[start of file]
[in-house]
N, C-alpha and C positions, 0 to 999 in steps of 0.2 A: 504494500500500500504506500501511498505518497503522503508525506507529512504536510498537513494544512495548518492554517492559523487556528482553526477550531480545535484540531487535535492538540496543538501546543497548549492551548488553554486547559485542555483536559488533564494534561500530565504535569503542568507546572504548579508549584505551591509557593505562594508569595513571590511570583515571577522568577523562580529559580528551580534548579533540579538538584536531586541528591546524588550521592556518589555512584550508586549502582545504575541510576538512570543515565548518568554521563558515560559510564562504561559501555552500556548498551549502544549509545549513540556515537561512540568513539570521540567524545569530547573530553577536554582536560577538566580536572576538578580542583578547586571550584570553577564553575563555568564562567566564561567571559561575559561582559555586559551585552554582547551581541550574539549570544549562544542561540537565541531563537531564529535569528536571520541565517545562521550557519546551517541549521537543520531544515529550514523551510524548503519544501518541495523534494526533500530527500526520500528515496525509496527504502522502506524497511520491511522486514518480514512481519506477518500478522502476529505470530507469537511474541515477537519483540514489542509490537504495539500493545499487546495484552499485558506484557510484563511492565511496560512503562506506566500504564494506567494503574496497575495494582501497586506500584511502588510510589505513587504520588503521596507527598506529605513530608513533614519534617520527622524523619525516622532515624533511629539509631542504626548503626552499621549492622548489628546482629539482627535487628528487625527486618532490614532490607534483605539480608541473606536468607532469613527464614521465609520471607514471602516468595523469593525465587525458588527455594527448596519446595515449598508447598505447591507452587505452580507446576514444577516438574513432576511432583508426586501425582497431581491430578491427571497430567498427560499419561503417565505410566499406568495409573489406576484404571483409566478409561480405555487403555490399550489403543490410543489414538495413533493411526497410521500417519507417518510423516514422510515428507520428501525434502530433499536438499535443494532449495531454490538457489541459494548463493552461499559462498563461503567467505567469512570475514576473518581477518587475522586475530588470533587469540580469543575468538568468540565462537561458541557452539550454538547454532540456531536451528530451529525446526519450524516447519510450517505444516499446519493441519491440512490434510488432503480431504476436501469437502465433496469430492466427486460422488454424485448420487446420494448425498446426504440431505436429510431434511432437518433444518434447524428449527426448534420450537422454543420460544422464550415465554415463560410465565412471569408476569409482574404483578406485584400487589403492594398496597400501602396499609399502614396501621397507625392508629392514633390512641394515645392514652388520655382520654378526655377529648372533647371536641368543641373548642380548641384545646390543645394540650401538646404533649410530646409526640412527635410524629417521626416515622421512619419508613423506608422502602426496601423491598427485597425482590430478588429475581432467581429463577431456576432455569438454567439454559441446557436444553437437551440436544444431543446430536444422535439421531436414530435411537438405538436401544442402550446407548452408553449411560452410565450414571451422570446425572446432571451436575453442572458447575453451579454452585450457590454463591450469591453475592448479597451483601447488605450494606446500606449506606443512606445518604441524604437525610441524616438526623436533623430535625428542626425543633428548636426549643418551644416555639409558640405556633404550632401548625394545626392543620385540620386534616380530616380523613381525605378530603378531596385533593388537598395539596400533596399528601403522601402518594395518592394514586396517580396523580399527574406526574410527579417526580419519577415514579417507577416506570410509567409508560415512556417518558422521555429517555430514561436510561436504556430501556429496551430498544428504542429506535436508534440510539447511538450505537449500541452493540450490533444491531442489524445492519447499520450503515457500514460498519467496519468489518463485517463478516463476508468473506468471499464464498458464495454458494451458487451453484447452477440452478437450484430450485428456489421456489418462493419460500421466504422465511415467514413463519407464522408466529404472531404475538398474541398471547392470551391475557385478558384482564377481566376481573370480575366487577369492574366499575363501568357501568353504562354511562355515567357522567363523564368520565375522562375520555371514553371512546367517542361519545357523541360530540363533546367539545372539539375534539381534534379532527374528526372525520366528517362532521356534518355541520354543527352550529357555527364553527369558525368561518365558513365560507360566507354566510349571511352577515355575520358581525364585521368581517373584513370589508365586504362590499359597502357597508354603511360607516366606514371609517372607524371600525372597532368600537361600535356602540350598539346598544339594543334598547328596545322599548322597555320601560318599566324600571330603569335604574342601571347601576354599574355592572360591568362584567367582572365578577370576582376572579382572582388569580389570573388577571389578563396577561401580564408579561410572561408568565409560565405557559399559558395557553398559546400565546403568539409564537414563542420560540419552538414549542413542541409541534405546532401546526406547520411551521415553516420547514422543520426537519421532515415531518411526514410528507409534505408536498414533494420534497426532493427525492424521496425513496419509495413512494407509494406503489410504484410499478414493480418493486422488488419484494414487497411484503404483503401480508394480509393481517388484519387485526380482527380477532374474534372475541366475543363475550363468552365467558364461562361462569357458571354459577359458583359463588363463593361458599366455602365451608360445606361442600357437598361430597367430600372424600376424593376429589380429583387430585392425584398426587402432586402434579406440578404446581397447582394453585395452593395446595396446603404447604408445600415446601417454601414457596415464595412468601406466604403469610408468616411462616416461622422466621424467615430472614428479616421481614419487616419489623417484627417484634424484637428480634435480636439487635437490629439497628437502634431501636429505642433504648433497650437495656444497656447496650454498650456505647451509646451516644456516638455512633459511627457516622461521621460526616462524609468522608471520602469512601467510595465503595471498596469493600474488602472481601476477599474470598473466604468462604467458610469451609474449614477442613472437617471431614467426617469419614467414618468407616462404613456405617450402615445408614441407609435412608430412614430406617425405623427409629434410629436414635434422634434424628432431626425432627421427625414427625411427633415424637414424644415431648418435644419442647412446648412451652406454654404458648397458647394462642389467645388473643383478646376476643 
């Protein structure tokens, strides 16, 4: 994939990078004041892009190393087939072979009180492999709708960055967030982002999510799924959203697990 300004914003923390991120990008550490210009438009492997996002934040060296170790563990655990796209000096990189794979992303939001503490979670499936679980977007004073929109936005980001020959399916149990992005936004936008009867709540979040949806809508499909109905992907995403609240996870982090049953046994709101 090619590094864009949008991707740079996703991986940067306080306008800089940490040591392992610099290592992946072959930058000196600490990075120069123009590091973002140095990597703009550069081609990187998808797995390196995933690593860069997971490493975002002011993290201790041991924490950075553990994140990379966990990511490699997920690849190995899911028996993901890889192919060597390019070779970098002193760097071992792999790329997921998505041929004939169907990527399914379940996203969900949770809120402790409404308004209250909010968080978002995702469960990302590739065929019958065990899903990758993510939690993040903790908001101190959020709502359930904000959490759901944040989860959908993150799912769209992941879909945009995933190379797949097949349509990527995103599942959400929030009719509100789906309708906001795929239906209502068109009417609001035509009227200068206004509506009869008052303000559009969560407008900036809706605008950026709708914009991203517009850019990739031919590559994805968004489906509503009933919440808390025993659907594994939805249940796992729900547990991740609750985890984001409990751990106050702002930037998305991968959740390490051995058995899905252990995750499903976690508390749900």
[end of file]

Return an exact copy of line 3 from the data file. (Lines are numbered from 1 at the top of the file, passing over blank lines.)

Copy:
């Protein structure tokens, strides 16, 4: 994939990078004041892009190393087939072979009180492999709708960055967030982002999510799924959203697990 300004914003923390991120990008550490210009438009492997996002934040060296170790563990655990796209000096990189794979992303939001503490979670499936679980977007004073929109936005980001020959399916149990992005936004936008009867709540979040949806809508499909109905992907995403609240996870982090049953046994709101 090619590094864009949008991707740079996703991986940067306080306008800089940490040591392992610099290592992946072959930058000196600490990075120069123009590091973002140095990597703009550069081609990187998808797995390196995933690593860069997971490493975002002011993290201790041991924490950075553990994140990379966990990511490699997920690849190995899911028996993901890889192919060597390019070779970098002193760097071992792999790329997921998505041929004939169907990527399914379940996203969900949770809120402790409404308004209250909010968080978002995702469960990302590739065929019958065990899903990758993510939690993040903790908001101190959020709502359930904000959490759901944040989860959908993150799912769209992941879909945009995933190379797949097949349509990527995103599942959400929030009719509100789906309708906001795929239906209502068109009417609001035509009227200068206004509506009869008052303000559009969560407008900036809706605008950026709708914009991203517009850019990739031919590559994805968004489906509503009933919440808390025993659907594994939805249940796992729900547990991740609750985890984001409990751990106050702002930037998305991968959740390490051995058995899905252990995750499903976690508390749900």